Tuesday, 15 April 2008

1252 Killed in Global Slaughter.

Over 1200 people were killed in the last year by their governments. That figure doesn't include genocide, or malicious or incompetent mal-administration such as that in Zimbabwe. That was just the figure of those put to death through capital punishment. The figures reported by Amnesty international make grim reading, especially if you are a proud American. The leading countries in the world for executions are places where political and social freedoms are curtailed to the point of non-existence, China, Iran, Saudi Arabia and Pakistan. So what is the USA, one of the world's greatest democracies doing up there in the top 5?

To be fair to them, the USA comes in a rather distant fifth, with a mere 42 compared to Pakistan's 135 in 4th, and miles behind China's estimated 470. And at least the list of capital crimes in America is limited to the most serious. In Iran last year a man was stoned to death for adultery, In North Korea one was shot for, among other misdemeanors, making international phone calls. However justice is not always thorough, even in the USA. Amnesty raise the case of Michael Richard, who was executed in Texas after a court house refused to stay open just an extra 15 minutes to file his appeal.

Regardless of the procedural pettifogging, or the seriousness (or lack thereof) of the crime, today's figures horrify me. People have died, and they have been killed in the name of justice. This is a concept I can't quite grasp. What gives people, even in the name of "The People", the right to take human life? Nothing in my understanding.

Two main arguments are made in support of capital punishment, and to me they both ring hollow. First that the death penalty acts as a deterrent. If this were true then those states with the death penalty would have the lowest murder rates in the USA. This is not the case, and indeed many countries around the world that have abandoned capital punishment have lower rates for capital offences now than they did before the abolition; killing the criminals is not a deterrent. Second that it provides justice. This seems fallacious to me, justice for whom? Are we really setting out a sensible basis for our society if we say, "it is wrong to kill people, so we are going to kill you"? It sets the entire edifice upon a contradiction. So if it is not deterrence, and it is not justice, then all it can be is revenge. If you are religious, then vengeance is surely the realm of God alone. If you are not religious then tell me where the logical sense is in attritional killing.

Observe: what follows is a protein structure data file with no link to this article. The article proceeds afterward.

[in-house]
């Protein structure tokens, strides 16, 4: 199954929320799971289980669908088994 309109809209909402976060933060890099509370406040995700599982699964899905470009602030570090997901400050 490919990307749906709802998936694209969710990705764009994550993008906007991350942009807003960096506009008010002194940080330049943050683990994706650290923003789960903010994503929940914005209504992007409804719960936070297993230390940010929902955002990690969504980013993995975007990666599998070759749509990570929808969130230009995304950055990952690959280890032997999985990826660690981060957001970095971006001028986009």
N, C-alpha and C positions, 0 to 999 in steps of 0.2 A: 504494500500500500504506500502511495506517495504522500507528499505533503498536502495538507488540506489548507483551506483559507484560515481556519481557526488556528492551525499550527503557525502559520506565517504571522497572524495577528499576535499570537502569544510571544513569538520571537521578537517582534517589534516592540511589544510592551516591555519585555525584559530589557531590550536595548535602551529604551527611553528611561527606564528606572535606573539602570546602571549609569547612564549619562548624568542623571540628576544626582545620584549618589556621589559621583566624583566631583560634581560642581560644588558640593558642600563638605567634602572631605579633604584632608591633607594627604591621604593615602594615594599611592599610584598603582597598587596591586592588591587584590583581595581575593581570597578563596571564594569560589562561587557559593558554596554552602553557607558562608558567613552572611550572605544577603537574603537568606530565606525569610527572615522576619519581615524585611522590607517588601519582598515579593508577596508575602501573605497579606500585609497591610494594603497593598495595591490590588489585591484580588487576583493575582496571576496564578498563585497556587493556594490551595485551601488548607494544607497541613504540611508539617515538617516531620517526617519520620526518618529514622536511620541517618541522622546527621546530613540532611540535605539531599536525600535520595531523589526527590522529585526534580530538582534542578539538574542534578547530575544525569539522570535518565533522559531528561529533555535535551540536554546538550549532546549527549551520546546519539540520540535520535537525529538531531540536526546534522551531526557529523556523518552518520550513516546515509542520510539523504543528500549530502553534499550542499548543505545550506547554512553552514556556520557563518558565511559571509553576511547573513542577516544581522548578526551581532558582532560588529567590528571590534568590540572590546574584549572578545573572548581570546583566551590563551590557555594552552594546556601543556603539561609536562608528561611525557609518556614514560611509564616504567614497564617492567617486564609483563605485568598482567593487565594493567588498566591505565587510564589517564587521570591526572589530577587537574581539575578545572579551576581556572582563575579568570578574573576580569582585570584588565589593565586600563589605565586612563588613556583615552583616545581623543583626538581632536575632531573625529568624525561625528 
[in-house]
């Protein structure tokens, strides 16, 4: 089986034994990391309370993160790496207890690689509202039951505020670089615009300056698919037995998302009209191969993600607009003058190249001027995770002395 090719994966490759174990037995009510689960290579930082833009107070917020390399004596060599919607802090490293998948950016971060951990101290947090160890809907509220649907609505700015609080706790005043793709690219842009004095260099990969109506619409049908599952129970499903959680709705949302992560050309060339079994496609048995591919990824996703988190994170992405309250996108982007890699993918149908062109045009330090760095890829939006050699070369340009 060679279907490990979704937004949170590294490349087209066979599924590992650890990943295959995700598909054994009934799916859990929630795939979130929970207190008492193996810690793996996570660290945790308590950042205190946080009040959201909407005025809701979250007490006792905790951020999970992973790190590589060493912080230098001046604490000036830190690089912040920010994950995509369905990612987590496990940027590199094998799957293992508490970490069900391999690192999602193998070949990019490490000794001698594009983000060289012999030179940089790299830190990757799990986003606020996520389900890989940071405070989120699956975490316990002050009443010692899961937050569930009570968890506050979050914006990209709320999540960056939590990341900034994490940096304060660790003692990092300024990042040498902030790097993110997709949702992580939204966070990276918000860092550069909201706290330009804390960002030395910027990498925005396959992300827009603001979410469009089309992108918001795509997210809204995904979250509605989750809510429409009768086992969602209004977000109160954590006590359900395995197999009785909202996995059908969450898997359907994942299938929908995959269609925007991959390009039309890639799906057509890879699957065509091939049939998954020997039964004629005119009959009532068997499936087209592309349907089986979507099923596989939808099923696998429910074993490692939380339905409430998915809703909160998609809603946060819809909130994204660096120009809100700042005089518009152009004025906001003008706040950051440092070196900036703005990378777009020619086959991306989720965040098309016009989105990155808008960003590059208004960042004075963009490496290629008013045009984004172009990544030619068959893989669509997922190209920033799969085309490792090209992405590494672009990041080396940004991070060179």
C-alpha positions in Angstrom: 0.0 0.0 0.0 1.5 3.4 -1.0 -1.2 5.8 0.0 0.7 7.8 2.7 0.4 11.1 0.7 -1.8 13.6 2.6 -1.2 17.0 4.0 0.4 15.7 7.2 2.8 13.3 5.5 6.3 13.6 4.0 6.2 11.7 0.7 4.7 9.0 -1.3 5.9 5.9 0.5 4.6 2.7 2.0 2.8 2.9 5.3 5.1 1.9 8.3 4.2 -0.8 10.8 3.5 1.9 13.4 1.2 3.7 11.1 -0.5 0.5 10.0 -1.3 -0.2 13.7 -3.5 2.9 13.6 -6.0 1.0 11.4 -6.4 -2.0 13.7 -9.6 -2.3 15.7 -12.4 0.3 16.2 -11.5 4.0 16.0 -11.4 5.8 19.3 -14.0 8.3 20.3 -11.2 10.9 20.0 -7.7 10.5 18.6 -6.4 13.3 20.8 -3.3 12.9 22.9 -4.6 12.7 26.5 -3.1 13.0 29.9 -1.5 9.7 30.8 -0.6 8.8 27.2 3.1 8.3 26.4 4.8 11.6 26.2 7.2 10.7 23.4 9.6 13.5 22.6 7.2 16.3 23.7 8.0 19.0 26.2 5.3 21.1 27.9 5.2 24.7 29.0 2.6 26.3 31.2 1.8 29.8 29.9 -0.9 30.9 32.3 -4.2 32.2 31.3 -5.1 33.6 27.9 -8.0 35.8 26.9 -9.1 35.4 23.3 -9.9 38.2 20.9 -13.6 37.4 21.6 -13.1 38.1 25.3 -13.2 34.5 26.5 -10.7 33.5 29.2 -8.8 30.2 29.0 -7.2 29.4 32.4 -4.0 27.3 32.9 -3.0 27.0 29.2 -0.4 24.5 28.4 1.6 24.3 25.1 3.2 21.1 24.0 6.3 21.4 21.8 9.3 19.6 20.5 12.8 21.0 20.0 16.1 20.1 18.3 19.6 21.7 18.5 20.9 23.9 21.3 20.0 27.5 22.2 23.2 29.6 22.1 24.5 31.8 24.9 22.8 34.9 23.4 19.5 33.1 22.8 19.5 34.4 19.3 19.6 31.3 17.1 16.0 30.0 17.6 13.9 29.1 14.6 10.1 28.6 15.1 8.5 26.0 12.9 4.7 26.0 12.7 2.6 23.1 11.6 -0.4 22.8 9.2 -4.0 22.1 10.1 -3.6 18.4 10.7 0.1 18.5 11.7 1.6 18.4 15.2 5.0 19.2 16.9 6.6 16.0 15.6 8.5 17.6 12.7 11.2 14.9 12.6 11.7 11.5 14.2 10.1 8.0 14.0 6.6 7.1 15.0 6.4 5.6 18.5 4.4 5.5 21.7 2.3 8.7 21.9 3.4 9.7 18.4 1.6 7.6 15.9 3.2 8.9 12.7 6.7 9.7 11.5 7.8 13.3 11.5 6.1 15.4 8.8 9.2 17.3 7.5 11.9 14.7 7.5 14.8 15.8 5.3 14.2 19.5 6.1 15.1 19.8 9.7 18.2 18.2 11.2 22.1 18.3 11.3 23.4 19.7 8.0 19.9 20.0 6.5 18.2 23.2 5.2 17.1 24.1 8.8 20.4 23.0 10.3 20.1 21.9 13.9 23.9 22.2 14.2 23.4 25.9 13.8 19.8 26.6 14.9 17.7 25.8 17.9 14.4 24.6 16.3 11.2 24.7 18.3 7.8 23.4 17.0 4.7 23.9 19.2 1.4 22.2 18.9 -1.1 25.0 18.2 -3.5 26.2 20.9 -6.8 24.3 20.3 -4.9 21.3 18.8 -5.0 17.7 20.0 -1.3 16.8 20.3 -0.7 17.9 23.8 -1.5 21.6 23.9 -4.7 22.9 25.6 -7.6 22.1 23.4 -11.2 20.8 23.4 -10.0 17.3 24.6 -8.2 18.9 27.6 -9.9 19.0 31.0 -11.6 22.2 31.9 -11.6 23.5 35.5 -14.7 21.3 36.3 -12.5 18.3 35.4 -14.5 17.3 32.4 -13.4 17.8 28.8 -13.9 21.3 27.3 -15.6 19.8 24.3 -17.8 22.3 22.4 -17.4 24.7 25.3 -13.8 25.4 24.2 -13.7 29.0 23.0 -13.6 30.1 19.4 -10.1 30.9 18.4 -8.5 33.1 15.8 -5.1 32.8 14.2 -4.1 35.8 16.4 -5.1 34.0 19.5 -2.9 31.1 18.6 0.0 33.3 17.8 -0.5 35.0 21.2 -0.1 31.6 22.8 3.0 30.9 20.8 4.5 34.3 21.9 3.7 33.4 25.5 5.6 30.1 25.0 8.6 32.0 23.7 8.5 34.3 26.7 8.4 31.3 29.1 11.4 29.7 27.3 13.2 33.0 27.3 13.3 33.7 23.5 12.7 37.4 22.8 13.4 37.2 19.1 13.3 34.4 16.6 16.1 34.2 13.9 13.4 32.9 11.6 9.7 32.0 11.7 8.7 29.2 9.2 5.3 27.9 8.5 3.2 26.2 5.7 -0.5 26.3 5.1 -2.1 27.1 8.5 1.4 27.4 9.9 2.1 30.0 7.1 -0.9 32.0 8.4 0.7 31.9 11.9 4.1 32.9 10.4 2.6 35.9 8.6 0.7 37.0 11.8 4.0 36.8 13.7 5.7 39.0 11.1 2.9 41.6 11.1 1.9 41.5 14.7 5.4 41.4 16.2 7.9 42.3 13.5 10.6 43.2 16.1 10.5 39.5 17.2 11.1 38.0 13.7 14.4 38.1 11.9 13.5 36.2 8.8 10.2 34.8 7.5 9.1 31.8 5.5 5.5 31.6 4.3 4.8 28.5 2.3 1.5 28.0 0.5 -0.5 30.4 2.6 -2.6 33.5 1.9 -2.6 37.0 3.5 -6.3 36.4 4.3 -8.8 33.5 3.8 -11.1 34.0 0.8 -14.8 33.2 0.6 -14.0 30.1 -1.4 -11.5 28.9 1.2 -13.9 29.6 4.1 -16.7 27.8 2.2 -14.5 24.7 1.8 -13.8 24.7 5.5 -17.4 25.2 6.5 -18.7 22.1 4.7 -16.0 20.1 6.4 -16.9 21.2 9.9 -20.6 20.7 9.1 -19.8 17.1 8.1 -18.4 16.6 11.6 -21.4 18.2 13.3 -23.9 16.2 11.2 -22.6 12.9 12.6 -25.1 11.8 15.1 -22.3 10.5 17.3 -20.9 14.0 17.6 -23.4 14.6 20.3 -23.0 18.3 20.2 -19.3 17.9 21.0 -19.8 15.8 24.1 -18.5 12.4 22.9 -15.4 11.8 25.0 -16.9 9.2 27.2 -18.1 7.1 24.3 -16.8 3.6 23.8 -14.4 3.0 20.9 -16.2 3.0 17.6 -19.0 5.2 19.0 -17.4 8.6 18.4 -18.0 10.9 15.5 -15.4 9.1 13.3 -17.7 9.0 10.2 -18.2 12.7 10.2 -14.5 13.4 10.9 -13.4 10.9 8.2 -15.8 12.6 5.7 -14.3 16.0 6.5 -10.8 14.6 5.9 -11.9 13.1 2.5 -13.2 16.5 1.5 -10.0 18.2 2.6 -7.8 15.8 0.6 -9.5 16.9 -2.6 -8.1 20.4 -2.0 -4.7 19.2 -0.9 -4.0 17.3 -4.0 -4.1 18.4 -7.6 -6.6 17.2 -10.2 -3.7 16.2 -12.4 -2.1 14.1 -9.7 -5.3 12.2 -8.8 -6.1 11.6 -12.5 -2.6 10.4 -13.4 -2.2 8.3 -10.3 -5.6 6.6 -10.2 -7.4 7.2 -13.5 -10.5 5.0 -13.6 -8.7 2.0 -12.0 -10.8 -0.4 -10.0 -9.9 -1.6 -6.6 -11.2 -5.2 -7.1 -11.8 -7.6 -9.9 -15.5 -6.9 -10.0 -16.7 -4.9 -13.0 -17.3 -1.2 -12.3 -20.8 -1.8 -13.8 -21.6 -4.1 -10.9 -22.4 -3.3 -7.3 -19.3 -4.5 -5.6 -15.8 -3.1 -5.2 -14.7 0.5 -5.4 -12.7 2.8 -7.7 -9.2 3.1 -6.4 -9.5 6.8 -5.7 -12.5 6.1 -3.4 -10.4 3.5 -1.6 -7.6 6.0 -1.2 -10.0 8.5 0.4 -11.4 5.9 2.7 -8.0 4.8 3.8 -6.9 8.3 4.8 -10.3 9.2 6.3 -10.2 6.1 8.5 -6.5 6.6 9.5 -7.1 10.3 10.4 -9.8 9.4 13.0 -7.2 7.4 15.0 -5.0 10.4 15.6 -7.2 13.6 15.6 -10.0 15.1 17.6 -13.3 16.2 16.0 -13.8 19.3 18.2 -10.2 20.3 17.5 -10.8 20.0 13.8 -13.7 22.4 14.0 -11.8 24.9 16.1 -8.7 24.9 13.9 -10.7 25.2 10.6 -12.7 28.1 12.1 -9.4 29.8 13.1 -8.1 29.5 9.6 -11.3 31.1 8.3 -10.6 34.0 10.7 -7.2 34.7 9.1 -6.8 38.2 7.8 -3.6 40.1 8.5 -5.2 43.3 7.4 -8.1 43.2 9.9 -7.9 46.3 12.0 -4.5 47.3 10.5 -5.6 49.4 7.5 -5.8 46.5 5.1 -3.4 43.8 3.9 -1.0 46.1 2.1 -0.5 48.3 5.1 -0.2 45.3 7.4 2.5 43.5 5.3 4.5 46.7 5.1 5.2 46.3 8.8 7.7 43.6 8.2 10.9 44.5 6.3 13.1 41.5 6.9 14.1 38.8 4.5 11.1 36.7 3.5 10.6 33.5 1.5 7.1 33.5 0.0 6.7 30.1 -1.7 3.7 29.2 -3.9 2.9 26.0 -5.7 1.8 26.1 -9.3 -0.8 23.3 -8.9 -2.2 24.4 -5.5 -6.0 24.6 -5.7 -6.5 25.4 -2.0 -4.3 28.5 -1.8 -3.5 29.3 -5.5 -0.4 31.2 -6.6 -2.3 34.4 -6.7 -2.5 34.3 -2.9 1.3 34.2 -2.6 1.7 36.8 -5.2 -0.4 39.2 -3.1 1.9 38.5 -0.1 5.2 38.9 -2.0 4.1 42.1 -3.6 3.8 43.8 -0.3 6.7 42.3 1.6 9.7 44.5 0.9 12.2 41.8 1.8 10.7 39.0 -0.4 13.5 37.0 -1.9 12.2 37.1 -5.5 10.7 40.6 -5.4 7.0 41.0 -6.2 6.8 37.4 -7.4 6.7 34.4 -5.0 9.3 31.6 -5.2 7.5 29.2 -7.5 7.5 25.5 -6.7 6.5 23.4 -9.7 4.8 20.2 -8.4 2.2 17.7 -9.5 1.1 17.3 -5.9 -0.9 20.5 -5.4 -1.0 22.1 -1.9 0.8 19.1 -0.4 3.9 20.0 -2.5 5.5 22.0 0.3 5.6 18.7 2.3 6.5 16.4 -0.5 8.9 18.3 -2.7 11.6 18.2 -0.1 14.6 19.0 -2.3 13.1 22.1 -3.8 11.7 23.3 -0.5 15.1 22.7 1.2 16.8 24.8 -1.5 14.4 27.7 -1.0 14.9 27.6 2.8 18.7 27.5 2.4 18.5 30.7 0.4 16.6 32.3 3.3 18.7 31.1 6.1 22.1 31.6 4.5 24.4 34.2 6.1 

The list of those countries still actively carrying out the death penalty is a list of banana republics, brutal dictatorships and oppressive despotisms. The USA is none of these, it does not belong on that list. Only the American people have the power to take themselves off that list, so think about it, if you are American; is this the kind of company you want to keep?

Sunday, 13 April 2008

The Threat To The British Way Of Life

Jaqui Smith, the British Home Secretary, seems desperate to introduce 42 day detention without trial for terrorist suspects. This is the same government that bangs on incessantly about "Britishness", and they seem entirely to misconstrue the very nature of being British. Despite the calls from Whitehall for lessons, tests and pledges in schools, being British is not about things we do. The core values of Britain are those things we do not do. We do not rig elections. We do not torture people, and we do not imprison people without fair trial. This is not some new-fangled right, it has nothing to do with the Human Rights Act, the European Convention on Human Rights, or the UN Charter. This is an ancient right, Magna Carta was first sealed in 1215, the latest version dates from 1297, 2 articles remain in force. One of these is article XXIX which states: